Emotional identification

The error of grandiosity

We all get our feelings hurt. We are not always treated with the respect we would prefer by someone in our life, or, depending on our level of grandiosity, by life itself. It's a common experience, and actually, a reassuring reminder that we are still alive and human.

The problem arises when we regard hurt feelings as something to be resolved, something to be guarded against, or a cause for retaliation. So-and-so disrespected me. What does this say about me? Should I engage further with that person until I wrest satisfaction from them emotionally? Should I take my interpretation of their current regard for me as gospel, or should I recognize my own past propensity for emotional distortion?

Our "filters" are not always clean. We all carry stress and emotional baggage that colors our perceptive abilities. This person who so offended us is battling their own demon, or could just be having a bad day. Either way, it serves no good purpose to react out of fear and ratchet up the level of tension. We in the meditation community have tools that non-meditators may not have access to.

We acknowledge that we are all imperfectly perfect, that God dwells in each of us, and that it behooves us to carry an extra large ration of human forgiveness for ourselves and others. This is called "adaptation energy," and we get it from a diligent meditation practice.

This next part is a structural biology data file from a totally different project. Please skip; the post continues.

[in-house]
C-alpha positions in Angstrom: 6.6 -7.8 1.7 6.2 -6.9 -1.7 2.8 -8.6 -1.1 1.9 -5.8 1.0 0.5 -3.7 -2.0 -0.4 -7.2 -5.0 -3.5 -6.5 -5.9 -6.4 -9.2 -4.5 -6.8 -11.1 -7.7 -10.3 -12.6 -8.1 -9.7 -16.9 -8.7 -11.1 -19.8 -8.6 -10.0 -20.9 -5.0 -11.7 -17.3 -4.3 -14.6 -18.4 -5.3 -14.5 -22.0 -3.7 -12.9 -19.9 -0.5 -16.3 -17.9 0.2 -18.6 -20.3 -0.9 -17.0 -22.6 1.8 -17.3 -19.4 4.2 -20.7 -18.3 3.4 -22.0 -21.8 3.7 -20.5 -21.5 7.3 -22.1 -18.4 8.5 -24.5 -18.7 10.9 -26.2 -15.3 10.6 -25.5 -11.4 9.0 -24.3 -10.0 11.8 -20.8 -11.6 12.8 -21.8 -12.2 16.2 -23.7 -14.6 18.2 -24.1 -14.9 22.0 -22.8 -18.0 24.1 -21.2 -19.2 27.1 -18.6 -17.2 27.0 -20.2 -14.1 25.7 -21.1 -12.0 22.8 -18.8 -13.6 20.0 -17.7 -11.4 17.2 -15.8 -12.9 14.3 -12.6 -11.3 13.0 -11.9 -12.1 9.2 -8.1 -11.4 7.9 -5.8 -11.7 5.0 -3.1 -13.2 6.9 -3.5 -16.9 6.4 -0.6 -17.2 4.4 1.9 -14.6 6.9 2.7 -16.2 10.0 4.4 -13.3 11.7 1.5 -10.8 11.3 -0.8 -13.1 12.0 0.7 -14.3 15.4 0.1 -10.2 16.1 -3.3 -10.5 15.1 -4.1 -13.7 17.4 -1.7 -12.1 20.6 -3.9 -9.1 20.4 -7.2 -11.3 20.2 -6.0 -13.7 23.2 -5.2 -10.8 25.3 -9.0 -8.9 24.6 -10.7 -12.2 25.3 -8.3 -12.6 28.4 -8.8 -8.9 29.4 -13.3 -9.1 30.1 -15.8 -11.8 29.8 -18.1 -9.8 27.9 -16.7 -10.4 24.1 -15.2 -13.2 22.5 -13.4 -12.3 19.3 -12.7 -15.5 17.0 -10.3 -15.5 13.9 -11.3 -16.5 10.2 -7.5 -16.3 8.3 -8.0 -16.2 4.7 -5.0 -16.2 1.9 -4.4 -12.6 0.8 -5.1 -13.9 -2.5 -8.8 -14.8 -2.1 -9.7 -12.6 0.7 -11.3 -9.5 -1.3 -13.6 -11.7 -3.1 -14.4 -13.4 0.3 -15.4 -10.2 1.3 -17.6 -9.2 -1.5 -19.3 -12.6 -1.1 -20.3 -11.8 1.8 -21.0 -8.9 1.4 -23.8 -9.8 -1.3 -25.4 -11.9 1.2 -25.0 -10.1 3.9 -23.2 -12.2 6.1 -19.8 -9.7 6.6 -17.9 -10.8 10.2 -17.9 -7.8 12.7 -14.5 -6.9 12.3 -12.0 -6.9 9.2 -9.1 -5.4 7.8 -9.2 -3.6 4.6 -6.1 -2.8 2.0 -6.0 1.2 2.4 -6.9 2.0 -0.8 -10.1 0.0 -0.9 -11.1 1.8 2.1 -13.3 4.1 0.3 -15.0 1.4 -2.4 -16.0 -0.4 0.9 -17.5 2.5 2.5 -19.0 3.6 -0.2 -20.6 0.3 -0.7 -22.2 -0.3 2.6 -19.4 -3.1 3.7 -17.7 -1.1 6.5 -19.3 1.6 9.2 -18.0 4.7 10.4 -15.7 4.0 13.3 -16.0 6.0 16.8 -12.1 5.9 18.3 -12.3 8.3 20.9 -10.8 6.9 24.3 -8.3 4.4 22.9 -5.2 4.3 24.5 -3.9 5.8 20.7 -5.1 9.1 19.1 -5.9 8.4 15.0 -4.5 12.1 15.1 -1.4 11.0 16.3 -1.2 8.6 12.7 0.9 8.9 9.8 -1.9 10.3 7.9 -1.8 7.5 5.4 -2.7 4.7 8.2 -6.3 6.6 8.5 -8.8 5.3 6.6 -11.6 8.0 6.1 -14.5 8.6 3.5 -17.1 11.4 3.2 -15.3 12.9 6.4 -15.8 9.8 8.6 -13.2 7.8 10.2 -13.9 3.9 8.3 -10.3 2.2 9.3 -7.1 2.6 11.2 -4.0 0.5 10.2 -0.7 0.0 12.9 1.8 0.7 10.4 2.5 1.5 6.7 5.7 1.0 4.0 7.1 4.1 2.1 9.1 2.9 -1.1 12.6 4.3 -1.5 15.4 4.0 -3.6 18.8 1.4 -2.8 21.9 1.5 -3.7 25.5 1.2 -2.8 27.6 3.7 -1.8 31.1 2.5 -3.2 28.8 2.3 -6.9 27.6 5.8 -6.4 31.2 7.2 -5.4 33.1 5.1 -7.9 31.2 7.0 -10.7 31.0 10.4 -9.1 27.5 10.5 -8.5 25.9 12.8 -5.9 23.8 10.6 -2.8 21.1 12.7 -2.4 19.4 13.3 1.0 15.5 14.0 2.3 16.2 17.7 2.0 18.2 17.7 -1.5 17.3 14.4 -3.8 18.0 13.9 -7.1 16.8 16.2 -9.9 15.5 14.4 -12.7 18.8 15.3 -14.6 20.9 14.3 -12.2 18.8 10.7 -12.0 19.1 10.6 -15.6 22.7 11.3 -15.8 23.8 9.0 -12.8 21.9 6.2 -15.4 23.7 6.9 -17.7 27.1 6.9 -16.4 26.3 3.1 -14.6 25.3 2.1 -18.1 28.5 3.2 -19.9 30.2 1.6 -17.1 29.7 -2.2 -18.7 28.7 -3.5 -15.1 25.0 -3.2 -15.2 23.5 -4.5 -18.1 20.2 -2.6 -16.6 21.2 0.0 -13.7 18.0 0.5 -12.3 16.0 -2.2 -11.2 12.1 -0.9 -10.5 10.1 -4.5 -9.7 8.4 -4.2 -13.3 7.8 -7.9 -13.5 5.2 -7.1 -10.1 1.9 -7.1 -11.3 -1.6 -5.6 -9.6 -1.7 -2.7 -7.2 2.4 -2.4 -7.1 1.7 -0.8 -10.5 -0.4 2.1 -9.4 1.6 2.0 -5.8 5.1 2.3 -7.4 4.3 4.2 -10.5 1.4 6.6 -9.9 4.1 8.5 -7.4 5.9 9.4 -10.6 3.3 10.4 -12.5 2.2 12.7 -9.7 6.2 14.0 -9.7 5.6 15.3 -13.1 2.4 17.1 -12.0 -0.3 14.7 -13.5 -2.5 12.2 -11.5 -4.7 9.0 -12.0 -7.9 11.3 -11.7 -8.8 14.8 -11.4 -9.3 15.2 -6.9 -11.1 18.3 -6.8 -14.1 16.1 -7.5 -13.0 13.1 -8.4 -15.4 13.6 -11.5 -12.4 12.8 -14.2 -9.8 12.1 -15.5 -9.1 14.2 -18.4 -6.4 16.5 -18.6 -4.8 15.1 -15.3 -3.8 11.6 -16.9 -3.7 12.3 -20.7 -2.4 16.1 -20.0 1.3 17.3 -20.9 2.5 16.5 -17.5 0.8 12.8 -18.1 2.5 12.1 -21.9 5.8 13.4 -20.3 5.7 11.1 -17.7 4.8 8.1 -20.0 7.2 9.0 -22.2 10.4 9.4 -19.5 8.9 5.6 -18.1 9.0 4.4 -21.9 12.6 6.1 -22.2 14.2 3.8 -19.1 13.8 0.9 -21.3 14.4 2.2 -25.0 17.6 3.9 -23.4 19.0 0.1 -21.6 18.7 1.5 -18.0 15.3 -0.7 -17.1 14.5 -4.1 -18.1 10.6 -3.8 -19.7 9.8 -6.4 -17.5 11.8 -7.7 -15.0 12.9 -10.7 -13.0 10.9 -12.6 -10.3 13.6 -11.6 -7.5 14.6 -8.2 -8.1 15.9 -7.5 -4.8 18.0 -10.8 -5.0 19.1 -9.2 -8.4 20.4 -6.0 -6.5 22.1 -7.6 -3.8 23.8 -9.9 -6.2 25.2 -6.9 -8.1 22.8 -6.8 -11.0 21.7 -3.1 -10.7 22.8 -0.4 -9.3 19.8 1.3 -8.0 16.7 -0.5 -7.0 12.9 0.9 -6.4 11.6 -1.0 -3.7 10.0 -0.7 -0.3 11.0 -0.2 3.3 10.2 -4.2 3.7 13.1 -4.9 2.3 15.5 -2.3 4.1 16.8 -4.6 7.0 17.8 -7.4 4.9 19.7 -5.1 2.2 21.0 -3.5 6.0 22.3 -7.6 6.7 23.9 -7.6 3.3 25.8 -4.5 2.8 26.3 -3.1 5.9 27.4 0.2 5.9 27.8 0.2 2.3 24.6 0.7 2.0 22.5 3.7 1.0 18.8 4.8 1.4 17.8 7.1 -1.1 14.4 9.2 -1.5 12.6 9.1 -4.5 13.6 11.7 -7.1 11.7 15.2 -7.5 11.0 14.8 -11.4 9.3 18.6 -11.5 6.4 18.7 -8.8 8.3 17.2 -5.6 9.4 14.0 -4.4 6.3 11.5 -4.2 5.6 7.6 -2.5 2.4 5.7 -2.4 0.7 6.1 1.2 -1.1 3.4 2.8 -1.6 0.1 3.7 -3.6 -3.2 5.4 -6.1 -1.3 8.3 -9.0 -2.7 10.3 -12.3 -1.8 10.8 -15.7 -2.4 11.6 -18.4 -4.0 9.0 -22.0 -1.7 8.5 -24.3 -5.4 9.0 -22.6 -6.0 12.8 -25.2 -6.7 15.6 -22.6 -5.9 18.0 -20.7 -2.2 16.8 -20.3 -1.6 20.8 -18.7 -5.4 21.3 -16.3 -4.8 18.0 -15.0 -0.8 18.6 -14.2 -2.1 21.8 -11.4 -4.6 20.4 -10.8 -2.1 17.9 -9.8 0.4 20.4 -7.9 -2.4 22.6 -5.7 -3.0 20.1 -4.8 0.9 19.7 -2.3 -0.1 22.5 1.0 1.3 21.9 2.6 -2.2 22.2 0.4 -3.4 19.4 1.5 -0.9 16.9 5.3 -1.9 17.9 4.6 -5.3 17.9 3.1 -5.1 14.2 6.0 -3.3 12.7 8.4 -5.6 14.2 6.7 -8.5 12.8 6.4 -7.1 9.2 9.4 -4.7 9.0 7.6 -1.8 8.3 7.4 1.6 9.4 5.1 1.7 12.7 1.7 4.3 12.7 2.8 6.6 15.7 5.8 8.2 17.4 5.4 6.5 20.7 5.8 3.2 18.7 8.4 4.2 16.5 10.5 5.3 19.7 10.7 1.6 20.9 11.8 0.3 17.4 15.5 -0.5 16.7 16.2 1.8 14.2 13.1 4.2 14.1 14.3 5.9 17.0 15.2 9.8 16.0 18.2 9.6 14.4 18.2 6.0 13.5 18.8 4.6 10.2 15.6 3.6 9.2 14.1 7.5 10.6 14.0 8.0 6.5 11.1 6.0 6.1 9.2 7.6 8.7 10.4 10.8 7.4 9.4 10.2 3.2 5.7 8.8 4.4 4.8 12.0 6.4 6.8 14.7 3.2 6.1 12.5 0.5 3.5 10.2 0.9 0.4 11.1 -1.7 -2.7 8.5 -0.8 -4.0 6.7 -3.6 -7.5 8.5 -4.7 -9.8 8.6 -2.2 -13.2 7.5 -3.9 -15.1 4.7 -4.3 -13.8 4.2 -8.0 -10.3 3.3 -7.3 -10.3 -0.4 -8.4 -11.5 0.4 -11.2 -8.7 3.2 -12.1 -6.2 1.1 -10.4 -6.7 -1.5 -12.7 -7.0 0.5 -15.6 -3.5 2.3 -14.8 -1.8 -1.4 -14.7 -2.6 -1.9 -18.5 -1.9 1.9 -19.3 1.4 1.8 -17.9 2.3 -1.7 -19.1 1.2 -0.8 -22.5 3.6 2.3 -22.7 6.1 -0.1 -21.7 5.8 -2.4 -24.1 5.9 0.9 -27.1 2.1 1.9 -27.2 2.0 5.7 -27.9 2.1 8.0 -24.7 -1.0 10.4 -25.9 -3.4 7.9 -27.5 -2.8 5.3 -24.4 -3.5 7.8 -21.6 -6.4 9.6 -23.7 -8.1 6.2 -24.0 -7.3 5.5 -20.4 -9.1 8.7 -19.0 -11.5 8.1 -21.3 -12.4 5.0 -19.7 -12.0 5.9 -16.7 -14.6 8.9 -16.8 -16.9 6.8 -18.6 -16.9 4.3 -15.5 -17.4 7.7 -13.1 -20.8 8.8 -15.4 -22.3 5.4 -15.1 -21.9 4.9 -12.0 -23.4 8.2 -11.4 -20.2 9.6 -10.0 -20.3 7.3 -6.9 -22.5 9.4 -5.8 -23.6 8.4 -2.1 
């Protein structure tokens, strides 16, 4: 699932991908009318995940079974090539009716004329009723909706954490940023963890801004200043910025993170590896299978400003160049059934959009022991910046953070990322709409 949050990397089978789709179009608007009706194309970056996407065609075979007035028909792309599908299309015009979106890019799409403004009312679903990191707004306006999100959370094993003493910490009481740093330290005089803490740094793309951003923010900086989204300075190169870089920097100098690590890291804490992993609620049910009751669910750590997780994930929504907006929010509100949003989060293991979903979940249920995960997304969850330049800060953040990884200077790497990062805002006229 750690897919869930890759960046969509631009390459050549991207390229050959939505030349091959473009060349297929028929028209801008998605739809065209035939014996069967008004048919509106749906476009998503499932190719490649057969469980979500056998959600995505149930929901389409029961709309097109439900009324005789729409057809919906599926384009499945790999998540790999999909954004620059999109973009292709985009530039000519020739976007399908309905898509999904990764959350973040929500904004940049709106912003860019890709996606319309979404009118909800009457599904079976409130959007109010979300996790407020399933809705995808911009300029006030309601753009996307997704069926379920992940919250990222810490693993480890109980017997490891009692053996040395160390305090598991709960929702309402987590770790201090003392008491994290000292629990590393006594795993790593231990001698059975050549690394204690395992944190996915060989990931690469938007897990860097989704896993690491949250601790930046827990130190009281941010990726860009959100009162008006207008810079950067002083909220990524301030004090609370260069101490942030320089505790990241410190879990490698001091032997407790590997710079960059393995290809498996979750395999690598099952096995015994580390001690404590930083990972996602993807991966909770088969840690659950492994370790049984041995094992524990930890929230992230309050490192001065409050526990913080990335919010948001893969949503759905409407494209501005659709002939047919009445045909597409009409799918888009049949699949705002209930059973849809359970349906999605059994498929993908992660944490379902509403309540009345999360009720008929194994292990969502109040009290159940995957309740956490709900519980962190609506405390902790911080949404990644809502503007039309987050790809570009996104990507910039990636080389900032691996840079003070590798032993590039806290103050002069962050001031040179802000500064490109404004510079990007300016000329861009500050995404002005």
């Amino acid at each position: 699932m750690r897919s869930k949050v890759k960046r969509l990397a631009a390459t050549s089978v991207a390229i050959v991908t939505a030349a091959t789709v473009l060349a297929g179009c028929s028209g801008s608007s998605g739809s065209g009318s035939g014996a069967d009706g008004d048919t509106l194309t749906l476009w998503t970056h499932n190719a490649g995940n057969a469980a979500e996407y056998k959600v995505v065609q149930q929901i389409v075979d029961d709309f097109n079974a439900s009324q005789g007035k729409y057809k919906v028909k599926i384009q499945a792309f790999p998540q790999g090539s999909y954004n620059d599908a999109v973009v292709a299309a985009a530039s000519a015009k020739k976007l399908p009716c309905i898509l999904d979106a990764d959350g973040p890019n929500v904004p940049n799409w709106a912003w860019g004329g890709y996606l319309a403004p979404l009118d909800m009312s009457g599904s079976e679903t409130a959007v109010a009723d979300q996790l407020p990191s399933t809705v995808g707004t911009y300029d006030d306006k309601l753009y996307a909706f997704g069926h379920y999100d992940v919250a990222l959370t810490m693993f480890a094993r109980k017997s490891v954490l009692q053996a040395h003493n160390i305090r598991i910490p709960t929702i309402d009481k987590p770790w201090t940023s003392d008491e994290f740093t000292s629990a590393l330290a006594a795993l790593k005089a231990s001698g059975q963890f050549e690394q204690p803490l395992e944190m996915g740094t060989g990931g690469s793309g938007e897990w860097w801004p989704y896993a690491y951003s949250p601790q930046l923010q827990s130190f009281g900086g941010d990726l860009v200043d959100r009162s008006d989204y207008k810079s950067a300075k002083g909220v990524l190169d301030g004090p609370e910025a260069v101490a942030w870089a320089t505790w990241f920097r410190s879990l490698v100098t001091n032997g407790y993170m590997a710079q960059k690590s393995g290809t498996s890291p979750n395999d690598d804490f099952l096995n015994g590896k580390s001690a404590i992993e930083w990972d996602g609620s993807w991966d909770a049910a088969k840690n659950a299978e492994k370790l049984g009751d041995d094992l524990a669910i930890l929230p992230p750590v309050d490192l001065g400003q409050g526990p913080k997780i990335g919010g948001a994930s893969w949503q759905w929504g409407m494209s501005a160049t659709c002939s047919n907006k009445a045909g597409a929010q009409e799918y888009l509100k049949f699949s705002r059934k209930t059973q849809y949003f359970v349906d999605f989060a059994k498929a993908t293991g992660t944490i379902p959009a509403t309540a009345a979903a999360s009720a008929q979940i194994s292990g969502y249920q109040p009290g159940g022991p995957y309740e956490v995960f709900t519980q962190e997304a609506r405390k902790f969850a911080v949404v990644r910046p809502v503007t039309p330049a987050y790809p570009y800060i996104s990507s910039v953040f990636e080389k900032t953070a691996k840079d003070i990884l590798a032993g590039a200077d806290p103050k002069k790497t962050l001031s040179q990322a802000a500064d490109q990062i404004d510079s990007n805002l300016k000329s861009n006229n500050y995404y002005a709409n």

We go to a place where, for twenty minutes, twice a day, we lose our wave identification and become ocean again. From this vantage point, we can see the counter-productive error of being a wave in conflict with other waves, and we can relax, knowing we can contribute to others' sense of well-being from the point of view of the oceanic "Self."

Reasons not to learn meditation

The ego has no problem coming up with entries on this laundry list. We all know seekers who get caught in this loop. Hopefully, they find their way out eventually. We, as meditators or as teachers, can only wait patiently for them, remembering our own difficult path before we finally pursued our practice.

Succulent in a Venice rock garden

Succulent in a Venice rock garden